National Heritage Assessment
The names of individual assessors and nominators have been removed for privacy reasons
About this assessment
The Australian Heritage Council found the Tarkine in north-west Tasmania of outstanding national heritage significance.
The Tarkine is a beautiful remote part of Tasmania which supports Australia’s largest tract of cool temperate rainforest. Landscapes within the area range from wild windswept beaches to extensive buttongrass plains with stunning vistas to impressive rainforests.
The Council found that the rainforests are important for their flora, which has links to the ancient continent of Gondwana, and their lichens and fossils, which help tell the story of Australia’s ancient flora and its evolution. The Tarkine also contains rare magnesite karst systems. Dotted along the coastline are the remains of numerous hut depressions found in Aboriginal shell middens. The huts and middens are the remnants of an unusual and specialised Aboriginal way of life based on the hunting of seals and land mammals, and the gathering of shellfish.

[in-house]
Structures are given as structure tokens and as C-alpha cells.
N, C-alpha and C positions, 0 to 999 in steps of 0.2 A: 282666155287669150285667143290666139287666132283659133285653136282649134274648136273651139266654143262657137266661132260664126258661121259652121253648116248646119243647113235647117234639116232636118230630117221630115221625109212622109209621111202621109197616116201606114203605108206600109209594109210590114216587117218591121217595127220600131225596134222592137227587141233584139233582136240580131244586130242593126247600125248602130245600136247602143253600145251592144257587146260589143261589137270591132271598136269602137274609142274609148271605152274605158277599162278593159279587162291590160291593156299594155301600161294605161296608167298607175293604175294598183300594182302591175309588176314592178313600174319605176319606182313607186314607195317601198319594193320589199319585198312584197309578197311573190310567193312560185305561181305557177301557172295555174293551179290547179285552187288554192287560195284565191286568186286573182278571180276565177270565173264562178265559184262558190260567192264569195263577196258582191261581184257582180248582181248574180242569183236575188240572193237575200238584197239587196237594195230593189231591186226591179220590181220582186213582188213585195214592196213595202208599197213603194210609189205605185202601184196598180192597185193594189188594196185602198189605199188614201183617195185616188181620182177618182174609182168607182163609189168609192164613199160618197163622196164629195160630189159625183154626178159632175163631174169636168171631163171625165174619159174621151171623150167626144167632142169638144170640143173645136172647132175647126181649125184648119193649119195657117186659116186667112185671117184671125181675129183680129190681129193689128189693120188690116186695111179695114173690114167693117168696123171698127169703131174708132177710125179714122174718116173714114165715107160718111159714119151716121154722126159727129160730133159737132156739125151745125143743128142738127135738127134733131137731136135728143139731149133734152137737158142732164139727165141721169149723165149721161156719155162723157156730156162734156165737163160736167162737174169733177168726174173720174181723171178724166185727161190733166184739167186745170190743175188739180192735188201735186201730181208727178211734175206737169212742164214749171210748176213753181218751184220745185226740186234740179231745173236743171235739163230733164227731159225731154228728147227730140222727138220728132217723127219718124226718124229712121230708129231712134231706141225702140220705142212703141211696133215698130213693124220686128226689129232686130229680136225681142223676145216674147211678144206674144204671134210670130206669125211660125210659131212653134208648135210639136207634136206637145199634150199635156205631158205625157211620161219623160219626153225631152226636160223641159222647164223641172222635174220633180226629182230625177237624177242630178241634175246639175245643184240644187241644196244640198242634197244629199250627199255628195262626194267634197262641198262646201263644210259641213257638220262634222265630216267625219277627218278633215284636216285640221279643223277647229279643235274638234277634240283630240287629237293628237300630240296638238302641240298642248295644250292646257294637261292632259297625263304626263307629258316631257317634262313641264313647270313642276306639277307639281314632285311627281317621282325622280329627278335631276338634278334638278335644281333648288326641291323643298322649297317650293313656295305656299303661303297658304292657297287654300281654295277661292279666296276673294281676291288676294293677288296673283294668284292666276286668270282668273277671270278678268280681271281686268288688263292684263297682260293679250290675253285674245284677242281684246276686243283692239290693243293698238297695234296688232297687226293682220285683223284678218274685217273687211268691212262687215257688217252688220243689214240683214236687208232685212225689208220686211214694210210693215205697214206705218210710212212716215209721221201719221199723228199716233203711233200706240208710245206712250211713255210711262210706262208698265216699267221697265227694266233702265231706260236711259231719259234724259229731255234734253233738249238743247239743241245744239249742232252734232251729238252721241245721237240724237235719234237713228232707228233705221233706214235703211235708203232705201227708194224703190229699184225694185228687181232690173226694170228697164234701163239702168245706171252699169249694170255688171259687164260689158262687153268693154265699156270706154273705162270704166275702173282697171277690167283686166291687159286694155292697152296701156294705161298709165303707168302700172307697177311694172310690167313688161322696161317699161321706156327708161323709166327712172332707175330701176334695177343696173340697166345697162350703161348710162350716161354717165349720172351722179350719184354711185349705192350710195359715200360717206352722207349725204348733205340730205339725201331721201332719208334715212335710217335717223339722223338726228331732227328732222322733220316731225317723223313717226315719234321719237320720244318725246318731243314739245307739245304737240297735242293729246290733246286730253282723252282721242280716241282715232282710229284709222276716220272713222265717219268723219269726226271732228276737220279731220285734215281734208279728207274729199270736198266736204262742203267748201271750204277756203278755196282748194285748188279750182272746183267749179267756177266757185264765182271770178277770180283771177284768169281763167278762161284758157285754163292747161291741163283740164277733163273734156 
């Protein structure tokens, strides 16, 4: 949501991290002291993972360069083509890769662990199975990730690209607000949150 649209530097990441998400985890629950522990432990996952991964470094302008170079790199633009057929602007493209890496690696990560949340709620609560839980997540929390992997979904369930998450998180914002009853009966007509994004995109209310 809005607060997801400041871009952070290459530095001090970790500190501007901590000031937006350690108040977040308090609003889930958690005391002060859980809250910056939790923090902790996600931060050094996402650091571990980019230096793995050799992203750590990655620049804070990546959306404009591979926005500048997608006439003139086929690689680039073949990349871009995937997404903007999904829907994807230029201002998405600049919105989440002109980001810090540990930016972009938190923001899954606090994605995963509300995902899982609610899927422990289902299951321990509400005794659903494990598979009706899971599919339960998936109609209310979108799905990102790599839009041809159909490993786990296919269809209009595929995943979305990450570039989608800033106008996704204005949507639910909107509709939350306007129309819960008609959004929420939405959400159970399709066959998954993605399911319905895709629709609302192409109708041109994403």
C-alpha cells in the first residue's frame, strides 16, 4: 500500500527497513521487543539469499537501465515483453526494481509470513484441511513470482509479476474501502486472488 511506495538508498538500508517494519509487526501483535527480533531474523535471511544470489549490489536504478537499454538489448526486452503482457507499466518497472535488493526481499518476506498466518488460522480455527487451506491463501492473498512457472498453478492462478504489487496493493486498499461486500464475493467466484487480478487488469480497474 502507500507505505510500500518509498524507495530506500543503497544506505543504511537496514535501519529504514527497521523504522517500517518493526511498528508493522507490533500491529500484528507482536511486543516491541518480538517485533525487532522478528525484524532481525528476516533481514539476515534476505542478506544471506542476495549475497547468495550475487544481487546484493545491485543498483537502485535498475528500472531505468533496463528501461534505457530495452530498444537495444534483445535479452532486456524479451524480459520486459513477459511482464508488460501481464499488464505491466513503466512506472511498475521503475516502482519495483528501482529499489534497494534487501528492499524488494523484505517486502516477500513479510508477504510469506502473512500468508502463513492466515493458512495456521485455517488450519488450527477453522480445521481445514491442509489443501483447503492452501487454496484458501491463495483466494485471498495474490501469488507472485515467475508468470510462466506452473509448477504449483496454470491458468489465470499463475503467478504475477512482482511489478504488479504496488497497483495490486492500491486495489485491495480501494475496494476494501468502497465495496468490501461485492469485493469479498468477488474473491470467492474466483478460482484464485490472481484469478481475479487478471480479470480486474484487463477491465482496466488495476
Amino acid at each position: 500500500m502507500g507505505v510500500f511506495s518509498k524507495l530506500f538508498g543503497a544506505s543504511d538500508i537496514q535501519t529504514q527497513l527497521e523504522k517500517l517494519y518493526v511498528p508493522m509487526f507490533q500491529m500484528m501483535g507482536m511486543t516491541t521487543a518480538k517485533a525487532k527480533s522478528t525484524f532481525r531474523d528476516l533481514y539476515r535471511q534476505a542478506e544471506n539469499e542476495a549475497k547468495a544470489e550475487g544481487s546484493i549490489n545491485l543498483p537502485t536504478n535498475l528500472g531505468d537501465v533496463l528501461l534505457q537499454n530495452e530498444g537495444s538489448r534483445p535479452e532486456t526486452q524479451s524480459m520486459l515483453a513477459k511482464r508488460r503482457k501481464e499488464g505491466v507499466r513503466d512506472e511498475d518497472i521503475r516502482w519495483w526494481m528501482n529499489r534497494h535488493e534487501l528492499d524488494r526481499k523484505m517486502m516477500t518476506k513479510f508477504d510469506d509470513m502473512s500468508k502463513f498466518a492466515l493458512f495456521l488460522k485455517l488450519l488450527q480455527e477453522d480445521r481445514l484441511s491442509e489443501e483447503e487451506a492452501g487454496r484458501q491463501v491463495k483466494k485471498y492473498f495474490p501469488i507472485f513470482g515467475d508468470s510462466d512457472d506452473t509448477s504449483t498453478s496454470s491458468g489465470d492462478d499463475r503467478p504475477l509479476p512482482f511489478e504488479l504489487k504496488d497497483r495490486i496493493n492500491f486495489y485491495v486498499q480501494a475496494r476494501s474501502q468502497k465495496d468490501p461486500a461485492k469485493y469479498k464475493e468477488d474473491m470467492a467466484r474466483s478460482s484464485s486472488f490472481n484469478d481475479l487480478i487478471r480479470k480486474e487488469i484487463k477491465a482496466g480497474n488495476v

The Council's final assessment report to the Minister is attached.
In some cases the Minister will have made amendments to such matters as boundaries, names, values and descriptions, before listing the place. For final listed data, with corrections to any typographical errors, visit the Australian Heritage Database or the National Heritage Listing for the Western Tasmania Aboriginal Cultural Landscape site.